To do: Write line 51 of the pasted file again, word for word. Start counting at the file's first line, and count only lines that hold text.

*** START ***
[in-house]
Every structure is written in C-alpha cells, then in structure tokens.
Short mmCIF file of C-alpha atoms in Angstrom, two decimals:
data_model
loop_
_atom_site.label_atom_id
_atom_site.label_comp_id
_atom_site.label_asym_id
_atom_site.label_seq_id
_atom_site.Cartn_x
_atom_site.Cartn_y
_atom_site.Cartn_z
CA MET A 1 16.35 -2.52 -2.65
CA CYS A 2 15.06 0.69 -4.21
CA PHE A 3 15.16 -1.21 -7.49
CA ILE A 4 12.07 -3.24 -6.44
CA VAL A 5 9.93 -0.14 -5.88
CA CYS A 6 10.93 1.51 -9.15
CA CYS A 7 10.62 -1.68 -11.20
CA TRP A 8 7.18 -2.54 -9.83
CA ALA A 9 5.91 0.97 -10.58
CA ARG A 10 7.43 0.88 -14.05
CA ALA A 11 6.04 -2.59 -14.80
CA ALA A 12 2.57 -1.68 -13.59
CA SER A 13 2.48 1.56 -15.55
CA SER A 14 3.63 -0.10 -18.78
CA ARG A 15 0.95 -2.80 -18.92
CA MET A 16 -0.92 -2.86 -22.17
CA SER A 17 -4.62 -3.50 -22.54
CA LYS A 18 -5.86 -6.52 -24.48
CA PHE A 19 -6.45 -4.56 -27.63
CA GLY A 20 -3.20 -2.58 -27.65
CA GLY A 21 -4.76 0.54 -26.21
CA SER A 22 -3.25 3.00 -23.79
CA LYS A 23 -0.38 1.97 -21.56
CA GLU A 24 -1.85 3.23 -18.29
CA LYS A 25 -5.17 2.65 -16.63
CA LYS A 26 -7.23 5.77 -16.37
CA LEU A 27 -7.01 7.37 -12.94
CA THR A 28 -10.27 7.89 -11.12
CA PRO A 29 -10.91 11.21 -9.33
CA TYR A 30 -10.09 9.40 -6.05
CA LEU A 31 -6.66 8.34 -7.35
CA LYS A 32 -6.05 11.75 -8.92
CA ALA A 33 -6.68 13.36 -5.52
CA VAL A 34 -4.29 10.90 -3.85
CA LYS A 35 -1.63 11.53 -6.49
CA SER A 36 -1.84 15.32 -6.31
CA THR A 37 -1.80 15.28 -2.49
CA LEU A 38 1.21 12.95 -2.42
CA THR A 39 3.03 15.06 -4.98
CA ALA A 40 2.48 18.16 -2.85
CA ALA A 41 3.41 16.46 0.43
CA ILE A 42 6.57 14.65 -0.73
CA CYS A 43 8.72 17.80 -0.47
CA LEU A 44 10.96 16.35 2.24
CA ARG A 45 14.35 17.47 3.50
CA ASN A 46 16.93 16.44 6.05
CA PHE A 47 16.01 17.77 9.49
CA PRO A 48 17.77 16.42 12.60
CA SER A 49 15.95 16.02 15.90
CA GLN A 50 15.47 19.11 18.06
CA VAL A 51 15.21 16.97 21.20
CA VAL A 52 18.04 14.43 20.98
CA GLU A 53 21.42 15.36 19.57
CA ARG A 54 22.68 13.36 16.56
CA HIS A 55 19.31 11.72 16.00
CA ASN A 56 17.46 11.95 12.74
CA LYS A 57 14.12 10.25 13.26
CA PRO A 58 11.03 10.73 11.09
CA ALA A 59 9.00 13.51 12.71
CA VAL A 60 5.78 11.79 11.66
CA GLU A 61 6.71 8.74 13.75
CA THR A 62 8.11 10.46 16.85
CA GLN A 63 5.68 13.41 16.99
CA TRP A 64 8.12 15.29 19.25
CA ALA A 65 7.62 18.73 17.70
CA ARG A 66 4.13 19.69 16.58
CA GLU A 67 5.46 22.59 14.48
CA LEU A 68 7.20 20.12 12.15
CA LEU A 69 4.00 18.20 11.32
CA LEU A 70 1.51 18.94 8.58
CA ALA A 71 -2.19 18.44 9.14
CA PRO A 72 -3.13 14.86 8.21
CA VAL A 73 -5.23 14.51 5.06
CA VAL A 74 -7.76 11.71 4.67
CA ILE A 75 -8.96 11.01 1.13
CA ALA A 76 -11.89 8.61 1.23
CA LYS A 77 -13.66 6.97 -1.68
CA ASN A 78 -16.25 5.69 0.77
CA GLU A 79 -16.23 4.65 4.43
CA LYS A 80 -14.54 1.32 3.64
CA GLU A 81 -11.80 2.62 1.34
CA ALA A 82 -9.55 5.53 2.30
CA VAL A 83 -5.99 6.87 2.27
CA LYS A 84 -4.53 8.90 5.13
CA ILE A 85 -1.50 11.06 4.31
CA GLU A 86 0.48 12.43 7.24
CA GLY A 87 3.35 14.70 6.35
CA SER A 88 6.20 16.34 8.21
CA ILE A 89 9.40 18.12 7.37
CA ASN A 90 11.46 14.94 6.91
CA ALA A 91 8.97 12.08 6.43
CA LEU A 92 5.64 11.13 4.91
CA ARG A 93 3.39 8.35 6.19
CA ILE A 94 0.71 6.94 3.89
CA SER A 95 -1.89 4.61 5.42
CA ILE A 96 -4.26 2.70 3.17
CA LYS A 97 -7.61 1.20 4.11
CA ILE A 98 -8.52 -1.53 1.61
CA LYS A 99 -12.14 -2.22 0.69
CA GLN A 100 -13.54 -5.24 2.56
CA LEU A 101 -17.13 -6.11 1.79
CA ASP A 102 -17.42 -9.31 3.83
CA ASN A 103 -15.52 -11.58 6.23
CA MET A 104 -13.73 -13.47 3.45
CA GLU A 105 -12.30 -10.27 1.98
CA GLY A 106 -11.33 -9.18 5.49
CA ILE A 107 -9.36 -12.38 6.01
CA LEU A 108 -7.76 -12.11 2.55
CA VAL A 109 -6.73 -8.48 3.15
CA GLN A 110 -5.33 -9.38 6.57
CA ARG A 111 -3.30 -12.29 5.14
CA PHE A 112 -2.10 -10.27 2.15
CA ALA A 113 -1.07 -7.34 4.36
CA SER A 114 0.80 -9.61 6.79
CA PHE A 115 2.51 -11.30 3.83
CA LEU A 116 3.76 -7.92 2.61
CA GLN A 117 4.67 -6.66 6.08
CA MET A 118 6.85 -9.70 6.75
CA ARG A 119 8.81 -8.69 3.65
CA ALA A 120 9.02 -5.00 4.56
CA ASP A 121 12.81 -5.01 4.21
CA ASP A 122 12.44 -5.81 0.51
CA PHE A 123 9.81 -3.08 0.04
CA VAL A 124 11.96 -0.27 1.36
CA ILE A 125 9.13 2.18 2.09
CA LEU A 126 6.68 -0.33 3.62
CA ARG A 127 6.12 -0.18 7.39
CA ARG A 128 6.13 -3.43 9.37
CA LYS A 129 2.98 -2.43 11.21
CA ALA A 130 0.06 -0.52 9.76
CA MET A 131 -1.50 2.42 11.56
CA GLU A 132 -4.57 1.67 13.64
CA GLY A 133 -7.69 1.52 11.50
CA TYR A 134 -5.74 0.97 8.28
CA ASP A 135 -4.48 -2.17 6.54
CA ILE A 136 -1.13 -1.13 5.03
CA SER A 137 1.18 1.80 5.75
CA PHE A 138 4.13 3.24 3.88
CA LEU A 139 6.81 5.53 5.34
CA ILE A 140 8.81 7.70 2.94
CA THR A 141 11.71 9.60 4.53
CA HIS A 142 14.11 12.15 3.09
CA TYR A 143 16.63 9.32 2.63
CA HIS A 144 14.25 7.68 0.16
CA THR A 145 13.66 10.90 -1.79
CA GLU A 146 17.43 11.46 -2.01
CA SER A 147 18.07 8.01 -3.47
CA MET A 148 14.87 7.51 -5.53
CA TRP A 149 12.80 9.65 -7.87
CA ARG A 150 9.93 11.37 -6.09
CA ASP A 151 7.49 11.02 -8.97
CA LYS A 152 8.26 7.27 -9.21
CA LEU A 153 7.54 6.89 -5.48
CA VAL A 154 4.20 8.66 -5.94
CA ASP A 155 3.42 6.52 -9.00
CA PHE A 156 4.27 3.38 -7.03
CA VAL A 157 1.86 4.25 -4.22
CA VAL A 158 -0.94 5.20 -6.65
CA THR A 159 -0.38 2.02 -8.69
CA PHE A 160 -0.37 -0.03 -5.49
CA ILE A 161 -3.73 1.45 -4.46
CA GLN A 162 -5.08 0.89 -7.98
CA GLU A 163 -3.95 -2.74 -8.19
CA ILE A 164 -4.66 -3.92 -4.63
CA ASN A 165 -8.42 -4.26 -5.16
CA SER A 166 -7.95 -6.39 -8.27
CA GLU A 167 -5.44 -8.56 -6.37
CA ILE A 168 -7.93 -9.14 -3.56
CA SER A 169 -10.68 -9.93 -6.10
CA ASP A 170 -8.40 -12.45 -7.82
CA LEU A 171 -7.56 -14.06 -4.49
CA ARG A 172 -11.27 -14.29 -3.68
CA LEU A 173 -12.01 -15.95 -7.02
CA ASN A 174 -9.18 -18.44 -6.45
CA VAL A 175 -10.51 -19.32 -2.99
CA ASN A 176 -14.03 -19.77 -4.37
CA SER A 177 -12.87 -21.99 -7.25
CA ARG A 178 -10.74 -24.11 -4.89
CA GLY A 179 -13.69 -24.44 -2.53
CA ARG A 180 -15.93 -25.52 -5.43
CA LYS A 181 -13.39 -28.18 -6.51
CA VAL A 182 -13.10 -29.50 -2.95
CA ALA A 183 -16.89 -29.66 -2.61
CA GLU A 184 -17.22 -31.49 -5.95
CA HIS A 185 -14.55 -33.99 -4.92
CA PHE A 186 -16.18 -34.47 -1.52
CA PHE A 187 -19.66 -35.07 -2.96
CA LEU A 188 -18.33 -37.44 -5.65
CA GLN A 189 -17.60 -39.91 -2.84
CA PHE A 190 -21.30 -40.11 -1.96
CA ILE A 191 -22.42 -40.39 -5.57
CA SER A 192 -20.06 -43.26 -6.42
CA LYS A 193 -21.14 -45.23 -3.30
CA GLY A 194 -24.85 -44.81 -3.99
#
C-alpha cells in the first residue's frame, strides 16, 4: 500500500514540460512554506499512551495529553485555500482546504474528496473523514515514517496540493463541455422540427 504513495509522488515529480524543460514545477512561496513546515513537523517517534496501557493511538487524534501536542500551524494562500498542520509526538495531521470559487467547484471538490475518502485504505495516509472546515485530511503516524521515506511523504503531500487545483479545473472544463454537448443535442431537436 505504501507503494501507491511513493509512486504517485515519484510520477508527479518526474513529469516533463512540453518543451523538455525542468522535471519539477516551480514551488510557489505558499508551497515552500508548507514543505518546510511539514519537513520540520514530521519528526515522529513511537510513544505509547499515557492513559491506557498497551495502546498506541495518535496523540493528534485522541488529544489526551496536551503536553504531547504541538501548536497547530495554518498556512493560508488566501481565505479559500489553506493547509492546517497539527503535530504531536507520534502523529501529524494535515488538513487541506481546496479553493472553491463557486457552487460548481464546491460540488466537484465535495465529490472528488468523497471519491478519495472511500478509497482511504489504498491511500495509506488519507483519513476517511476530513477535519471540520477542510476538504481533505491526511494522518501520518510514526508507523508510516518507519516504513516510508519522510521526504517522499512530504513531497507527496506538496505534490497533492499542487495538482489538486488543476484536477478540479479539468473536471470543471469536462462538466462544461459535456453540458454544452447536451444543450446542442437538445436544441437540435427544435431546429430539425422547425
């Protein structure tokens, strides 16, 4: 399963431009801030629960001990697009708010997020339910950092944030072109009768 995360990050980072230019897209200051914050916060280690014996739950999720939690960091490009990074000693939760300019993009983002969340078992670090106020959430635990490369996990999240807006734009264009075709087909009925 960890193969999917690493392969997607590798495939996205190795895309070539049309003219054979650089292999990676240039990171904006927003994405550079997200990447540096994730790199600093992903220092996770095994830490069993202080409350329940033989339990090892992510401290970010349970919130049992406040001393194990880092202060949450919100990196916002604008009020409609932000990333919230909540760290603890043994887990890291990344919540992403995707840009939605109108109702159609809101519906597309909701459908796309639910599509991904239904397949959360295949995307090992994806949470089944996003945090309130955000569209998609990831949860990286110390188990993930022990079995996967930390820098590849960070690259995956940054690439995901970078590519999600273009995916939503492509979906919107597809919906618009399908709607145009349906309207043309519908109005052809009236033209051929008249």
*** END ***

CA THR A 39 3.03 15.06 -4.98